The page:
Facebook, Accountability, and Leadership

business_ethics_highlights_2In business, it’s not enough to think you’re doing (or have done) the right thing. You need to be able to explain it. And increasingly, you need to be able to explain it to a very broad public. That’s what accountability means: being willing, ready, and able to account for your actions.


LINK: Facebook is facing its biggest test ever—and its lack of leadership could sink the company (by Matt Rosoff for CNBC)

Facebook is facing an existential test, and its leadership is failing to address it.

Good leaders admit mistakes, apologize quickly, show up where they’re needed and show their belief in the company by keeping skin in the game.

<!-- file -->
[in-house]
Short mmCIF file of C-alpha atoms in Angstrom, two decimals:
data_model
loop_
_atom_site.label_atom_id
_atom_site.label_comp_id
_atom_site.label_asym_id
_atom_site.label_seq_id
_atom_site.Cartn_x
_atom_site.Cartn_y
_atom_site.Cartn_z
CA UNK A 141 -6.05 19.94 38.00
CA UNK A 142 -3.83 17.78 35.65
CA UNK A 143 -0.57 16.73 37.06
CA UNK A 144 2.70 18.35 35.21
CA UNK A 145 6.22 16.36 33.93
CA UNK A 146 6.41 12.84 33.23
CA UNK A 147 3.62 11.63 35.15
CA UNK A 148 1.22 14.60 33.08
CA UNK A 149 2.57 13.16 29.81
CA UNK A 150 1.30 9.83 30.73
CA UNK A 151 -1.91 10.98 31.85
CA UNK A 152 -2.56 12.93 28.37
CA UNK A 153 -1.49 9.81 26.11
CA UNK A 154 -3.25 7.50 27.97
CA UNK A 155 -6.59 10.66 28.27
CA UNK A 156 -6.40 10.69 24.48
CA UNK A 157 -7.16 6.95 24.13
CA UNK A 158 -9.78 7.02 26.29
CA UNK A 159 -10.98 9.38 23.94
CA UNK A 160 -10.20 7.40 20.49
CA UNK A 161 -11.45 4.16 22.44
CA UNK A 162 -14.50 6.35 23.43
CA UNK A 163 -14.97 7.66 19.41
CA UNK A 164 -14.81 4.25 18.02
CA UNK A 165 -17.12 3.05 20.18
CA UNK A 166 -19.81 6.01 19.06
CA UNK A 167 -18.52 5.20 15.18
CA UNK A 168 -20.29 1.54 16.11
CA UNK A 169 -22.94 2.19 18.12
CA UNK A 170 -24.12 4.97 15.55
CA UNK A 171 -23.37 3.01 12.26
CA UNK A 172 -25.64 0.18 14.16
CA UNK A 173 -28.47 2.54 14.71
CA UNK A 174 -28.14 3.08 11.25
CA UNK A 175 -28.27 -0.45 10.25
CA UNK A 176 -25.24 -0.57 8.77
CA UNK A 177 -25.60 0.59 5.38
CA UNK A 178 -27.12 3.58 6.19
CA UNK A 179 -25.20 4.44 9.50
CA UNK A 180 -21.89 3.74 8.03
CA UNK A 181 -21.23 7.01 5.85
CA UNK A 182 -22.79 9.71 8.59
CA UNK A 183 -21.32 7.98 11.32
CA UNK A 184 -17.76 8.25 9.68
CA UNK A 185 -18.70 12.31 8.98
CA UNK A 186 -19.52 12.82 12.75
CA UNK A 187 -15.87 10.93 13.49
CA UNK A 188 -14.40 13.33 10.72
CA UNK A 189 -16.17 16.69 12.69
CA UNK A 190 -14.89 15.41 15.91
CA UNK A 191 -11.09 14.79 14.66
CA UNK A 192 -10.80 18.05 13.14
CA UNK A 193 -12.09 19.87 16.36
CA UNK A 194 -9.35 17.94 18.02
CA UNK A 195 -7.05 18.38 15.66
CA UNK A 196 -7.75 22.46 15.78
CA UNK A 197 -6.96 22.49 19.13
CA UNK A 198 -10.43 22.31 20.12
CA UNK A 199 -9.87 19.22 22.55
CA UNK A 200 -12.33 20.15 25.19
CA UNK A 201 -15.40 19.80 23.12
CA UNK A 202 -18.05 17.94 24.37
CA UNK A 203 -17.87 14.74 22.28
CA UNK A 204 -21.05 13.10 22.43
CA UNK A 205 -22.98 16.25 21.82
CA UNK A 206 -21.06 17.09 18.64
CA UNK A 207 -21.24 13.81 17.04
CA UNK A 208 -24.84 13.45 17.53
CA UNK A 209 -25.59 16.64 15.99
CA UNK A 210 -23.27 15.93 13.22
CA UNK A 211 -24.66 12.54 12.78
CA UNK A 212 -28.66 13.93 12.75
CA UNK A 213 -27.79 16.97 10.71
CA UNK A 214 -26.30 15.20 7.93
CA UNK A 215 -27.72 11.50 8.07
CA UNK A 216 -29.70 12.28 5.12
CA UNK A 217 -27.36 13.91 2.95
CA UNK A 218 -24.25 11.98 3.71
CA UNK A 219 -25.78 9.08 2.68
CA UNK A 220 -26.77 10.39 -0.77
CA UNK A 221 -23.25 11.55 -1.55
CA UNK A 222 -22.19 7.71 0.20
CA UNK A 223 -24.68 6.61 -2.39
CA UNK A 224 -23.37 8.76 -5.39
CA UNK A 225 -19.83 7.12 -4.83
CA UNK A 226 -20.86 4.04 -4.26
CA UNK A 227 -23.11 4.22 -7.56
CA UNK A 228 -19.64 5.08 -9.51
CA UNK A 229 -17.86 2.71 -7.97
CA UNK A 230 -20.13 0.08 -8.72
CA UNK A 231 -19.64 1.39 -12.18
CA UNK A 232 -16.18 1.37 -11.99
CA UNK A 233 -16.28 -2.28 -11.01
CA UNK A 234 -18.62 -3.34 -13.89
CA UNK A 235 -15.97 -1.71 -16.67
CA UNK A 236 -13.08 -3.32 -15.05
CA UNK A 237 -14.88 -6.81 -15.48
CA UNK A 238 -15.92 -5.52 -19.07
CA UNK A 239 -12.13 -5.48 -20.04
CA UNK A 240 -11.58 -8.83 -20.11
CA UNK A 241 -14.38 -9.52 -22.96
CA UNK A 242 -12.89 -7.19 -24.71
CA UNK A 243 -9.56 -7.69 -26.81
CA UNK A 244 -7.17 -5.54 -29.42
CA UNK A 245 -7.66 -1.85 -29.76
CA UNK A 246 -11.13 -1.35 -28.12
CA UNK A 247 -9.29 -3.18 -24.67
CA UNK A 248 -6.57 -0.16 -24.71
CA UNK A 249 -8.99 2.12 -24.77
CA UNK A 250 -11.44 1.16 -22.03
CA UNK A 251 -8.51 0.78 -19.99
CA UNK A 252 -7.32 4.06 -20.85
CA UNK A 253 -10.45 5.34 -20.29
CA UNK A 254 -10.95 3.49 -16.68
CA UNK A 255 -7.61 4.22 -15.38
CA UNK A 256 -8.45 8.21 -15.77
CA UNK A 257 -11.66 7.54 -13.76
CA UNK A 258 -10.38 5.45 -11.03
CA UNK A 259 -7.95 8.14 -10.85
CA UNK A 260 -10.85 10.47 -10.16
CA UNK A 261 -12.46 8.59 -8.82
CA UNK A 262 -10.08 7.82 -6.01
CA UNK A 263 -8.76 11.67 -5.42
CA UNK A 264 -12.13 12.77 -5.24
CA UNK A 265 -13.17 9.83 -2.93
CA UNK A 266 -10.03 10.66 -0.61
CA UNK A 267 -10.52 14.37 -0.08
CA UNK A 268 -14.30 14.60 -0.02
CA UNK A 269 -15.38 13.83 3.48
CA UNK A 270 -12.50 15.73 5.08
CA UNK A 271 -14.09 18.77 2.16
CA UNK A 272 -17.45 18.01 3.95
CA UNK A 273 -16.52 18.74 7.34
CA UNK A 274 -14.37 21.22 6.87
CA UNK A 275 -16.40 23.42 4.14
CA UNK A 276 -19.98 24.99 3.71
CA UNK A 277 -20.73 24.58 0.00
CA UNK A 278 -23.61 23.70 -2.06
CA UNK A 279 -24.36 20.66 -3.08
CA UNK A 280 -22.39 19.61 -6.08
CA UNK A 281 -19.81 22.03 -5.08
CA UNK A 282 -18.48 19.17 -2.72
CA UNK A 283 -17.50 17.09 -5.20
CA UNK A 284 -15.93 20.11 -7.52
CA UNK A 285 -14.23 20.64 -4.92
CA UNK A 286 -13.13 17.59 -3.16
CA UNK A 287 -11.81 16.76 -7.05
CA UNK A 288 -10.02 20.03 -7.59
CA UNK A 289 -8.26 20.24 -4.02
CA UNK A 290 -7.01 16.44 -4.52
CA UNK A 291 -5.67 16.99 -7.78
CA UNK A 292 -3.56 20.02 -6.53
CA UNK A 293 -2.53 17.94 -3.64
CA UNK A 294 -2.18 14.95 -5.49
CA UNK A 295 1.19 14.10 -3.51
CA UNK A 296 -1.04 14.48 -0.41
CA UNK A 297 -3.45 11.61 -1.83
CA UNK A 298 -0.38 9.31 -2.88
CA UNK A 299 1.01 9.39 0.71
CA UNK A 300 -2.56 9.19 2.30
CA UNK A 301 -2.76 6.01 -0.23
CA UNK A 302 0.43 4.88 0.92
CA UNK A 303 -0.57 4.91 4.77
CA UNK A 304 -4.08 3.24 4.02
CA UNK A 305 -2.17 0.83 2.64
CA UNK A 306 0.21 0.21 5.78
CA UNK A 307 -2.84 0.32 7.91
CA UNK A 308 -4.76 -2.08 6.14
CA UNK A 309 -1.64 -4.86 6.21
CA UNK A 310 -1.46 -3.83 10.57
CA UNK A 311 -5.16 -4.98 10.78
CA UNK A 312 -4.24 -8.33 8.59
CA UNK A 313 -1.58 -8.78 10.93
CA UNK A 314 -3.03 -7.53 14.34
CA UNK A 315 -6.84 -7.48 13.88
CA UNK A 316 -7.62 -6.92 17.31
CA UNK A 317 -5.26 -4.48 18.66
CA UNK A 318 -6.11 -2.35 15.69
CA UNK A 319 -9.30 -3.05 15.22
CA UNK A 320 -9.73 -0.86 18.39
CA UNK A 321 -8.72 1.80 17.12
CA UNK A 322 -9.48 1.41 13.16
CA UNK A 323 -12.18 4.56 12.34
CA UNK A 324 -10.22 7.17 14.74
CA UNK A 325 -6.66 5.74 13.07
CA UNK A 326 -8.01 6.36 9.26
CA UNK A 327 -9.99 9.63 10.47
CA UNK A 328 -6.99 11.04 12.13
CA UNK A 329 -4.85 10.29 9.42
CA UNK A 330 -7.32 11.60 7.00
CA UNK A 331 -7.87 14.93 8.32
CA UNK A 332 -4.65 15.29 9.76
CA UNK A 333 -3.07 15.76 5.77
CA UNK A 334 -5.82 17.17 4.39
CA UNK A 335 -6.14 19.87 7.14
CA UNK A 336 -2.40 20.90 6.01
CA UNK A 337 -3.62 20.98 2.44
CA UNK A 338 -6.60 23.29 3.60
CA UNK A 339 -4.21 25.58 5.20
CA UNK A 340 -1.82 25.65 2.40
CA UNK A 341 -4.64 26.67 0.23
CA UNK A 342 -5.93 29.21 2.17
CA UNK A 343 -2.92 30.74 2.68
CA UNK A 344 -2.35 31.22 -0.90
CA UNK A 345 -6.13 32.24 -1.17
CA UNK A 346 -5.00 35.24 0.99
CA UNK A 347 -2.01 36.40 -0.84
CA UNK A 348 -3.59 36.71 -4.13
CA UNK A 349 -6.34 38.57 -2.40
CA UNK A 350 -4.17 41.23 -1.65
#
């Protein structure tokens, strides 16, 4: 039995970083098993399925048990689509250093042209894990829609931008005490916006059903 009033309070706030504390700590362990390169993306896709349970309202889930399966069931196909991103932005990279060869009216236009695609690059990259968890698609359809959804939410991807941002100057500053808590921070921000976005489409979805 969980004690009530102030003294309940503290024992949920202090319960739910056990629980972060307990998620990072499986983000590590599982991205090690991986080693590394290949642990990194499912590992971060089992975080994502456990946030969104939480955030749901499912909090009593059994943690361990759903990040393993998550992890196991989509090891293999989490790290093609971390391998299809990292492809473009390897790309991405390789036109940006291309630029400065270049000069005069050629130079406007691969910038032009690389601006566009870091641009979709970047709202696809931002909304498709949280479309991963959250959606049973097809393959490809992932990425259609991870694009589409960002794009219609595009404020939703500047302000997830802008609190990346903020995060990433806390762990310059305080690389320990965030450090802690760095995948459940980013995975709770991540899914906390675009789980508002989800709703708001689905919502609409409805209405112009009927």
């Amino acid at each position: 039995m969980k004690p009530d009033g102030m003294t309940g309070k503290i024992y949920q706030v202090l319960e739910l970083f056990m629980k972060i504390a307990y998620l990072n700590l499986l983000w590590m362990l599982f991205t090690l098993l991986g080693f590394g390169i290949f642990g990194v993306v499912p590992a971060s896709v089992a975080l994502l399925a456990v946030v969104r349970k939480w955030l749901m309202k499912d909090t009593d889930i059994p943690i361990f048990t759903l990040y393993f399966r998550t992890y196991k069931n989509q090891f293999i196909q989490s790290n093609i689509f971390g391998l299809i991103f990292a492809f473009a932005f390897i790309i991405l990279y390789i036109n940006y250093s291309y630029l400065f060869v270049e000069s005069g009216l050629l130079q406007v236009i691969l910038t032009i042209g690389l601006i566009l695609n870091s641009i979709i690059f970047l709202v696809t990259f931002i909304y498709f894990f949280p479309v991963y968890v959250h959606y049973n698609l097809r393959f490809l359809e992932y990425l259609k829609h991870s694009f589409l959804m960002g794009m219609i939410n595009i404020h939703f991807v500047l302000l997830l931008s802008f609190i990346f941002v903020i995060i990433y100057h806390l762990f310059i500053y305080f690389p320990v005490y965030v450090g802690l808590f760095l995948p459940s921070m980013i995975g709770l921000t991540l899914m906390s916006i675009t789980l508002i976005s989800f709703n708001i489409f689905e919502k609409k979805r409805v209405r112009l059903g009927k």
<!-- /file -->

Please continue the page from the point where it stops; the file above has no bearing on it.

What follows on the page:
Facebook executives, in contrast, react to negative news with spin and attempts to bury it. Throughout the last year, every time bad news has broken, executives have downplayed its significance. Look at its public statements last year about how many people had seen Russian-bought election ads — first it was 10 million, then it was 126 million.

Top execs dodged Congress when it was asking questions about Russian interference. They are selling their shares at a record clip….

What do you think?

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One comment

  1. Pingback: Top 10 Business Ethics Stories of 2018 | Business Ethics Highlights

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